My friend Mark Boslough presented a fascinating analysis last month at AGU comparing the risks of climate change to big rocks from space hitting Earth:
One objective way to compare the relative magnitude of the impact threat to that of anthropogenic climate change is to estimate the long-term worldwide fatality rate. For asteroids, the average is about a hundred deaths per year–about half of which are climate-change related. By contrast, the World Health Organization (WHO) has estimated that 150,000 deaths per year are currently attributable to anthropogenic climate change.
From the AGU poster:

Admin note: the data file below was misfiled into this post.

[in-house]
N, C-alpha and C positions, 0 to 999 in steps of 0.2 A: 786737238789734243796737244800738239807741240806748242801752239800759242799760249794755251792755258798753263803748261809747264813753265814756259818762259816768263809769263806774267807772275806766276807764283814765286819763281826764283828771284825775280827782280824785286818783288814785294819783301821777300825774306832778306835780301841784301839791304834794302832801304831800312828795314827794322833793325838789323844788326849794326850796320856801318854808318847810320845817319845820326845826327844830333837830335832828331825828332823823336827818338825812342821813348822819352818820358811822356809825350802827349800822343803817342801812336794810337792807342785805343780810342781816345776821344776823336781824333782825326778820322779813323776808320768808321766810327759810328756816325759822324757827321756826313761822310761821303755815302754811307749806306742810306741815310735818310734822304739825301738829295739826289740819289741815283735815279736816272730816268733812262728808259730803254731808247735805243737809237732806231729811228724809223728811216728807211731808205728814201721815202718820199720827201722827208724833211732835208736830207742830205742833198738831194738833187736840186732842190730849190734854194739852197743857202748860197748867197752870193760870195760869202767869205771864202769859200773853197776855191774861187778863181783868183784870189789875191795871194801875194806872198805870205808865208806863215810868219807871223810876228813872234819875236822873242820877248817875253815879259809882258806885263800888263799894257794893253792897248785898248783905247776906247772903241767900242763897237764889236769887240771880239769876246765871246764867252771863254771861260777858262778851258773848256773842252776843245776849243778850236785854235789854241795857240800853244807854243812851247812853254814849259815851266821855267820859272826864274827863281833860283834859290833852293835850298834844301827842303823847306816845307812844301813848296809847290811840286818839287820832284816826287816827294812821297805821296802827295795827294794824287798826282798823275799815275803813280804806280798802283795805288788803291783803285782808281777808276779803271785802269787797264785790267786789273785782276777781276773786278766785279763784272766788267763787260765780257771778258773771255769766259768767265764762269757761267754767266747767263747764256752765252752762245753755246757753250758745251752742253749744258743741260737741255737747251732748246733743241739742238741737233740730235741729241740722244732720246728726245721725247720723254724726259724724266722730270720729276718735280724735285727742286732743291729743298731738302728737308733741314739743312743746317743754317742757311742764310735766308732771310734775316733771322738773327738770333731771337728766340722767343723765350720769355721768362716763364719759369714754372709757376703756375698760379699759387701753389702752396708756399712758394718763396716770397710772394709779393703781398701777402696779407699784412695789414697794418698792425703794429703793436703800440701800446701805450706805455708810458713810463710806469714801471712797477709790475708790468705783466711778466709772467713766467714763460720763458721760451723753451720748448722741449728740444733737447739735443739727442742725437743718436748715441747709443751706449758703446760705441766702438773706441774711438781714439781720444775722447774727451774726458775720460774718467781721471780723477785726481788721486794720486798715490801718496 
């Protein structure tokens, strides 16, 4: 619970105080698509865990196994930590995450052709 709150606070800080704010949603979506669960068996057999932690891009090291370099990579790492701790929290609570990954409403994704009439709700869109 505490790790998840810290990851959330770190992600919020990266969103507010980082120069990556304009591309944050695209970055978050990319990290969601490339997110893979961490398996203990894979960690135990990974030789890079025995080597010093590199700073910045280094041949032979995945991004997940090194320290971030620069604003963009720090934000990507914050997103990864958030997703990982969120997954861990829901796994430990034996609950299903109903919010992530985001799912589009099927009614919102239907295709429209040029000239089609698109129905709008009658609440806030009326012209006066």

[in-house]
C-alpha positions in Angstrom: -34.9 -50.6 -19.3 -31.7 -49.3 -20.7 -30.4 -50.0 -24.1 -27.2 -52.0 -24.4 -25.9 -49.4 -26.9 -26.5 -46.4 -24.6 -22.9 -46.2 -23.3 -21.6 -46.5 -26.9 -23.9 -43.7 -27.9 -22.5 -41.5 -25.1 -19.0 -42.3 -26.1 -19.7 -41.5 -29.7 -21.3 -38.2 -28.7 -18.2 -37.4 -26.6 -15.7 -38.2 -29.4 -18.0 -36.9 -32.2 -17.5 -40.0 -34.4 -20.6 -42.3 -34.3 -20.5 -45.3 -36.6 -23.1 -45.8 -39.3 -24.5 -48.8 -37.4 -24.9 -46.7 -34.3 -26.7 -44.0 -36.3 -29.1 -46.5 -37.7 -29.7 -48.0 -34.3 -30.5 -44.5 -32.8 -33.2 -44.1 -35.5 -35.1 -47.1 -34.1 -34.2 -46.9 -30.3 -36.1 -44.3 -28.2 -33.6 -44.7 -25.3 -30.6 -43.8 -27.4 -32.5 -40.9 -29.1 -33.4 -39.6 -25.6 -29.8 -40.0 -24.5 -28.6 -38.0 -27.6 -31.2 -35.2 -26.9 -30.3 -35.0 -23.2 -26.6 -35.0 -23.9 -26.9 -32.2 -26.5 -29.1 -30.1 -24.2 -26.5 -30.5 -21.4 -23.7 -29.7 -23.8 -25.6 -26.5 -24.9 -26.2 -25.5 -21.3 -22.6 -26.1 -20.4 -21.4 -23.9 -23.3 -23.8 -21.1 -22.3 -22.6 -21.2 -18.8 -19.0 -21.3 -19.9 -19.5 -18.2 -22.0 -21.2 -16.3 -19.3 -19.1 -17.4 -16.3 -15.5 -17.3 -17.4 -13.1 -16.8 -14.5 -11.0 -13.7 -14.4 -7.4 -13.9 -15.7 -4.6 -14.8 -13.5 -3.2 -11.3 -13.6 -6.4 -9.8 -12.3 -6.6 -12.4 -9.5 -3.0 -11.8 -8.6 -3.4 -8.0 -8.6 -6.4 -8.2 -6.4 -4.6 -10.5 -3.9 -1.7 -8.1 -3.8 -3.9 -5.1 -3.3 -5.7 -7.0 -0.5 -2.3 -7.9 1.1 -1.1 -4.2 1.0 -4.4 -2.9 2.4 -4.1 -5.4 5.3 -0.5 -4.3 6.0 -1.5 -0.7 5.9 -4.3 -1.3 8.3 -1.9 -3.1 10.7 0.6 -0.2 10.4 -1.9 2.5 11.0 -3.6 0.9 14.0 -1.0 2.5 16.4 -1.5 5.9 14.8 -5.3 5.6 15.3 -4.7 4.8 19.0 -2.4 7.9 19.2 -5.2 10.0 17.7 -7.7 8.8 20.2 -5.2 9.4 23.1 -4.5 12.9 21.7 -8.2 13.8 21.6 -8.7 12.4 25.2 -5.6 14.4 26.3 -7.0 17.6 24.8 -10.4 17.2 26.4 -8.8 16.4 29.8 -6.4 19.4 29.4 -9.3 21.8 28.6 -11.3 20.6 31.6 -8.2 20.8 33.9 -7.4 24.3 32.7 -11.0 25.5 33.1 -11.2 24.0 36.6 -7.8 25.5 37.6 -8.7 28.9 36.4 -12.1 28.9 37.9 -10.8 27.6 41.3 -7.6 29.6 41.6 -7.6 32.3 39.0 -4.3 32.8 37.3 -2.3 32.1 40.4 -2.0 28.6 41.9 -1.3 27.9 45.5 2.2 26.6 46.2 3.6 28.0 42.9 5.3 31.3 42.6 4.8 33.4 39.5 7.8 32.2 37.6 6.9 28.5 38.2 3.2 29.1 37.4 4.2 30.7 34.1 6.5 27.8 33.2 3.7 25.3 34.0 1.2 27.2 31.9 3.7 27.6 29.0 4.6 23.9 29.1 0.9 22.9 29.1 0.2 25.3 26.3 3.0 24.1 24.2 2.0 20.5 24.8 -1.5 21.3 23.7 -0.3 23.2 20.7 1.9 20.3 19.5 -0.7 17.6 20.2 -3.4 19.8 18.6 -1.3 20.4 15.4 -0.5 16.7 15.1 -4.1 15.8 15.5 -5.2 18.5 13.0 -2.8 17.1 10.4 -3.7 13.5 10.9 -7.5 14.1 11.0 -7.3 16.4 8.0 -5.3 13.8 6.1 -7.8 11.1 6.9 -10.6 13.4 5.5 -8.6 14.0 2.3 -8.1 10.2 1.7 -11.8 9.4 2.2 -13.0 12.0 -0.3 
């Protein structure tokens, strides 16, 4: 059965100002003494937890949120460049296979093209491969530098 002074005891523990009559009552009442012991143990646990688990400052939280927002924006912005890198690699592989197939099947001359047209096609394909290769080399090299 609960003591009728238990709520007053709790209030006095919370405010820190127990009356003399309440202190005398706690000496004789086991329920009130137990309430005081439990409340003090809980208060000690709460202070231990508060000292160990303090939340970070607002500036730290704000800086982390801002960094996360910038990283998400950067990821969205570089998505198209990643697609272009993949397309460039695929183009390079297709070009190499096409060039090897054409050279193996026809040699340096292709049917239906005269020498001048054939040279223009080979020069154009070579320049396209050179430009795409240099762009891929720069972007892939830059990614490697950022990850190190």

The risk of global catastrophe is dominated by low-probability, high-consequence occurrences. The asteroid threat community has been much more successful than the climate change community in characterizing the dominant “worst-case” scenarios and communicating them to policy makers, the media, and the public–even though the climate change threat is more than a thousand times greater. Media focus on exceptionally unlikely impact scenarios is common, whereas focus on high-consequence climate scenarios is often unfairly labeled as “alarmist”. Quantitative comparison of climate change to asteroid impact is a valuable way to put both threats into perspective.